Doing It Right
Attention friends! The date for the Sacred Seed art installation is changing. There will no longer be an event on Sunday 24th February.
The new date is Sunday 14th April. It’s a little riskier in terms of weather, but the change is important, and this blog will share why “doing it right” is the most important thing to me.
It turns out that even though I’m a Pakeha (non-Maori) who has been well exposed to Maori tikanga (protocol), I can still do things wrong. With the nature of my art being a nature temple that hangs in a forest, I knew the proper thing to do was to contact the local marae (traditional gathering place with community buildings). It is important for me to talk to them about this work so they could be aware of what was going on in their rohe (area) and give it their blessing.
That phone call should have been done weeks ago. Instead I avoided this crucial call because I procrastinated and chose to sit with the feeling of impending doom for weeks.
Last Monday, I finally made the call to the local kaumatua (elder) who was very happy to talk to me and find out what I was up to. He shared with me the information that I needed to know. He would be in Wellington for the National Kapa Haka competition on my chosen weekend and was unavailable.
I’m happy to share my foolishness with my friends, because I know we can learn from this together. I’ve been fortunate enough to work in community roles where I KNOW the correct tikanga, had a Maori cultural advisor and know some of the key Maori leaders in the city. And yet with all that experience and knowledge I still hesitated and delayed following the processes I know are important.
The ritual of opening a space and blessing its mahi (work) is a very normal part of the culture here in Whangarei. Given the deeper nature of my work I need to honour the people of the land and work with the local Maori hapu (family) group.
By not telling them it could be considered offensive. This is not what I want to achieve. Because I’ve worked with this marae in the past it would just be WEIRD that I didn’t talk to them about it.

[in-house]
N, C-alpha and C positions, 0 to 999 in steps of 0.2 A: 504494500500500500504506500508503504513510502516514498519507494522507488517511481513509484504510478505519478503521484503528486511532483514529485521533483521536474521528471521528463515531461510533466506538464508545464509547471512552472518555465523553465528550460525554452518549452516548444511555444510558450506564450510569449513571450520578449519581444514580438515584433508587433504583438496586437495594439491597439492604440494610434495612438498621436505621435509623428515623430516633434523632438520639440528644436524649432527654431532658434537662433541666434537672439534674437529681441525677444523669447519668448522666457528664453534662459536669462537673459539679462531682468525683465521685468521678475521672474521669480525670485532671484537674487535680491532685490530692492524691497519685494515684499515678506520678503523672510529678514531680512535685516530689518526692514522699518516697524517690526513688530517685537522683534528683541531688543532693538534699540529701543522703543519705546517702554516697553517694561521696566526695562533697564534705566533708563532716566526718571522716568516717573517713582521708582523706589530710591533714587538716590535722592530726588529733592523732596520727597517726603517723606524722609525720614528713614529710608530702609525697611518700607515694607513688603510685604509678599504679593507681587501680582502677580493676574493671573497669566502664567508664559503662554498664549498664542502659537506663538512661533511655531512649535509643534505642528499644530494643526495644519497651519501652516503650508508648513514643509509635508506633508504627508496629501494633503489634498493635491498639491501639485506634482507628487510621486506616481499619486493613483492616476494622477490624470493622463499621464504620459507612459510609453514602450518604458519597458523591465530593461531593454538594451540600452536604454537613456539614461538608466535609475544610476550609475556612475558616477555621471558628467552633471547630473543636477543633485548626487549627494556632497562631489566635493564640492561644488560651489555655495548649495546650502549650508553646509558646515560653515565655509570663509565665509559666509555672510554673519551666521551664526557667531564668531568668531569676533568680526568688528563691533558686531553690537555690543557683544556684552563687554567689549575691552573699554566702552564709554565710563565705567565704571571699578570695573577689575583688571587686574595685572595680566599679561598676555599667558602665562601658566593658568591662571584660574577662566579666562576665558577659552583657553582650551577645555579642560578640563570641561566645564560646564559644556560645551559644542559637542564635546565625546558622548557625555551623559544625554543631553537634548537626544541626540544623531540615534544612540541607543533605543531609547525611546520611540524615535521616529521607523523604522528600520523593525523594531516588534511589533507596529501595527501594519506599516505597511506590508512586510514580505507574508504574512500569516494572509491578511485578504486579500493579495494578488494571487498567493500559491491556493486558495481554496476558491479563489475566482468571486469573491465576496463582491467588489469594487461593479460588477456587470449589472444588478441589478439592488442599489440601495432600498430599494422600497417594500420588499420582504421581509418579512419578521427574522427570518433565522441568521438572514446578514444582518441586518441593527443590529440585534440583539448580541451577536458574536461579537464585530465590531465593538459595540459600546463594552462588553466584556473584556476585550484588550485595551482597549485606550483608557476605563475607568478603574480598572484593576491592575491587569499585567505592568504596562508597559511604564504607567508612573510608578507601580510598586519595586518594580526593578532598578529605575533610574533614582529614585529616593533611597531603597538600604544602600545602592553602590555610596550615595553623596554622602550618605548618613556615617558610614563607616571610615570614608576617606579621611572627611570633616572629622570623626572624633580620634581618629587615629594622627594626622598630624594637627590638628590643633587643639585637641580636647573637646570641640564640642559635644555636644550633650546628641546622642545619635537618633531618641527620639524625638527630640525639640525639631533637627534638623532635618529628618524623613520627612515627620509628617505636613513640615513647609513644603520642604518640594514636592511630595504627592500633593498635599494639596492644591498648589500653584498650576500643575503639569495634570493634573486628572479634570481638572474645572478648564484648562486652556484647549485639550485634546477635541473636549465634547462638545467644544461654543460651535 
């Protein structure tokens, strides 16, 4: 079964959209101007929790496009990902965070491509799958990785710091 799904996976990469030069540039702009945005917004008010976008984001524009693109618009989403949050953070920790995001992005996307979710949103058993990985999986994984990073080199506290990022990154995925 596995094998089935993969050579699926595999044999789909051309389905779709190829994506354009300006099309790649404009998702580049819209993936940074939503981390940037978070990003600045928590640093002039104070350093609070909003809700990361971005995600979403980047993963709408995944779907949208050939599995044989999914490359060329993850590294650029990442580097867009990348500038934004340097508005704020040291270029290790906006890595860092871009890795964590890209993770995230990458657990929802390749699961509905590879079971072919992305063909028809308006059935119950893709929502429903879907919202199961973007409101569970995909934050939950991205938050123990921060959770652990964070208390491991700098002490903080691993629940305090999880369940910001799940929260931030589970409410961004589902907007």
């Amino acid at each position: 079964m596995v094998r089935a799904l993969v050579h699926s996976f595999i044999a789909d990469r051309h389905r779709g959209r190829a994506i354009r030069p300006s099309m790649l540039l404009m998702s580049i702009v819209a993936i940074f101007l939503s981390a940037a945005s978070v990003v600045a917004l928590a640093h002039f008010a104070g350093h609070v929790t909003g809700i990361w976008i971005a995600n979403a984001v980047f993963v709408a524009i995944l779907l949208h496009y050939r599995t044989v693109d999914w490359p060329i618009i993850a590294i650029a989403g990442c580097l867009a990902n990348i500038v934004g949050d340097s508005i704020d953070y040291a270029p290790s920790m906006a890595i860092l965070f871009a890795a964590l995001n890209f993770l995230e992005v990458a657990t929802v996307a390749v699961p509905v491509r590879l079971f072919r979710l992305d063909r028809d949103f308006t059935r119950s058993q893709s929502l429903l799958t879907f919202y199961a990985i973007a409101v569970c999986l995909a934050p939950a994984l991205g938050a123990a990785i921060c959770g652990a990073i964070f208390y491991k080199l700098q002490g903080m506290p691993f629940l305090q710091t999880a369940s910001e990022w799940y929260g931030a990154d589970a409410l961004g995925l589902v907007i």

I know I can do better. The right thing is to talk with them to work out the best course of action for the piece. Hence the date change.
While I kick myself for not talking to them first, I am grateful for this opportunity to share my learnings. It’s so important to acknowledge the indigenous culture on the land that we are inhabiting. Where possible, we need to learn, to pay attention to the protocols and apply them.
These are not burdensome things to do. It does require more lead time, but these kinds of things enrich our souls and our lives. I’m looking forward to meeting with the kaumatua and sharing with them the vision of Sacred Seed, and the performances that feature in it. Then I can put up the installation with greater support and confidence, breaking the unhealthy loops that have been holding me back. And I’m hopeful that a working relationship can be developed with the marae to create together artwork with fabric which can hang in natural spaces.
So thanks for reading, and SAVE-THE-DATE for Sunday 14th April! I’m looking forward to seeing you in the magic that is Totara Parklands forest on Wairau Drive, Tikipunga.
2/19/2019 03:47:15 pm
Thank you for having the courage to share. Your Sacred Seed Installation is one of the places in the world where I have felt most calm. I encourage others to experience the sense of peace and unity provided here. Thank you Hannah, for your work and dedication.
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